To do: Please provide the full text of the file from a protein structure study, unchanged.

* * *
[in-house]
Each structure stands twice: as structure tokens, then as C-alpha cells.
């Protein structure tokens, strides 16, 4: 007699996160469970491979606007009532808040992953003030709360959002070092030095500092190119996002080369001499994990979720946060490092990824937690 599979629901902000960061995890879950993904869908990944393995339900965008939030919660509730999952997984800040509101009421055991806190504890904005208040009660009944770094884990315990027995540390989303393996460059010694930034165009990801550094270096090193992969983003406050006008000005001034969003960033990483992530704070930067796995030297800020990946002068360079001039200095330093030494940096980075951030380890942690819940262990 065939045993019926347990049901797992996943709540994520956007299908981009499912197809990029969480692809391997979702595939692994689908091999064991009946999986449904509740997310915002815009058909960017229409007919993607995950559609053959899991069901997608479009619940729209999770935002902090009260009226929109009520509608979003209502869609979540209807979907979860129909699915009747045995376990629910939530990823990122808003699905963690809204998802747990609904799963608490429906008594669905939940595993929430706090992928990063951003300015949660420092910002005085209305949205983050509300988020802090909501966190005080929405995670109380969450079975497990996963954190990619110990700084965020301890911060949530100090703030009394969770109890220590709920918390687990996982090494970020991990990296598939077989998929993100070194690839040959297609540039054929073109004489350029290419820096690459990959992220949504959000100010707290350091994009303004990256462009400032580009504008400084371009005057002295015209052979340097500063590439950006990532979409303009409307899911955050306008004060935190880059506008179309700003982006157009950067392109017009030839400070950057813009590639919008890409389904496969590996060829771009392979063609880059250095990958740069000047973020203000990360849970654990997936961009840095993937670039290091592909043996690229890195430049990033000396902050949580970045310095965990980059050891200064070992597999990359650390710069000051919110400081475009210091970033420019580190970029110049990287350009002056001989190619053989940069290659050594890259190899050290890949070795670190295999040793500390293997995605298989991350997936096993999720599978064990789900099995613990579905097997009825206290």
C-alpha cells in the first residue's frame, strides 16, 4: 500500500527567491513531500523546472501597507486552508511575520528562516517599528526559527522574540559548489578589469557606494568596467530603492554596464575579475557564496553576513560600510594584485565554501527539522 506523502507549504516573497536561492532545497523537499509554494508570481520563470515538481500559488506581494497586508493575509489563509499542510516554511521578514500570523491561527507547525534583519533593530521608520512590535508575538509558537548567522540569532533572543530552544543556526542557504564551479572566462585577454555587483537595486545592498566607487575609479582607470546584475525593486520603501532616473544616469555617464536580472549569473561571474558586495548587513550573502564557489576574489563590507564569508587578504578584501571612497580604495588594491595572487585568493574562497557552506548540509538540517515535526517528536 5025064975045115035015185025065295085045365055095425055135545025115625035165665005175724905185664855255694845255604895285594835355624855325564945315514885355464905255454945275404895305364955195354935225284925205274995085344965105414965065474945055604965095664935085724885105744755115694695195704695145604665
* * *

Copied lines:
[in-house]
Each structure stands twice: as structure tokens, then as C-alpha cells.
């Protein structure tokens, strides 16, 4: 007699996160469970491979606007009532808040992953003030709360959002070092030095500092190119996002080369001499994990979720946060490092990824937690 599979629901902000960061995890879950993904869908990944393995339900965008939030919660509730999952997984800040509101009421055991806190504890904005208040009660009944770094884990315990027995540390989303393996460059010694930034165009990801550094270096090193992969983003406050006008000005001034969003960033990483992530704070930067796995030297800020990946002068360079001039200095330093030494940096980075951030380890942690819940262990 065939045993019926347990049901797992996943709540994520956007299908981009499912197809990029969480692809391997979702595939692994689908091999064991009946999986449904509740997310915002815009058909960017229409007919993607995950559609053959899991069901997608479009619940729209999770935002902090009260009226929109009520509608979003209502869609979540209807979907979860129909699915009747045995376990629910939530990823990122808003699905963690809204998802747990609904799963608490429906008594669905939940595993929430706090992928990063951003300015949660420092910002005085209305949205983050509300988020802090909501966190005080929405995670109380969450079975497990996963954190990619110990700084965020301890911060949530100090703030009394969770109890220590709920918390687990996982090494970020991990990296598939077989998929993100070194690839040959297609540039054929073109004489350029290419820096690459990959992220949504959000100010707290350091994009303004990256462009400032580009504008400084371009005057002295015209052979340097500063590439950006990532979409303009409307899911955050306008004060935190880059506008179309700003982006157009950067392109017009030839400070950057813009590639919008890409389904496969590996060829771009392979063609880059250095990958740069000047973020203000990360849970654990997936961009840095993937670039290091592909043996690229890195430049990033000396902050949580970045310095965990980059050891200064070992597999990359650390710069000051919110400081475009210091970033420019580190970029110049990287350009002056001989190619053989940069290659050594890259190899050290890949070795670190295999040793500390293997995605298989991350997936096993999720599978064990789900099995613990579905097997009825206290």
C-alpha cells in the first residue's frame, strides 16, 4: 500500500527567491513531500523546472501597507486552508511575520528562516517599528526559527522574540559548489578589469557606494568596467530603492554596464575579475557564496553576513560600510594584485565554501527539522 506523502507549504516573497536561492532545497523537499509554494508570481520563470515538481500559488506581494497586508493575509489563509499542510516554511521578514500570523491561527507547525534583519533593530521608520512590535508575538509558537548567522540569532533572543530552544543556526542557504564551479572566462585577454555587483537595486545592498566607487575609479582607470546584475525593486520603501532616473544616469555617464536580472549569473561571474558586495548587513550573502564557489576574489563590507564569508587578504578584501571612497580604495588594491595572487585568493574562497557552506548540509538540517515535526517528536 5025064975045115035015185025065295085045365055095425055135545025115625035165665005175724905185664855255694845255604895285594835355624855325564945315514885355464905255454945275404895305364955195354935225284925205274995085344965105414965065474945055604965095664935085724885105744755115694695195704695145604665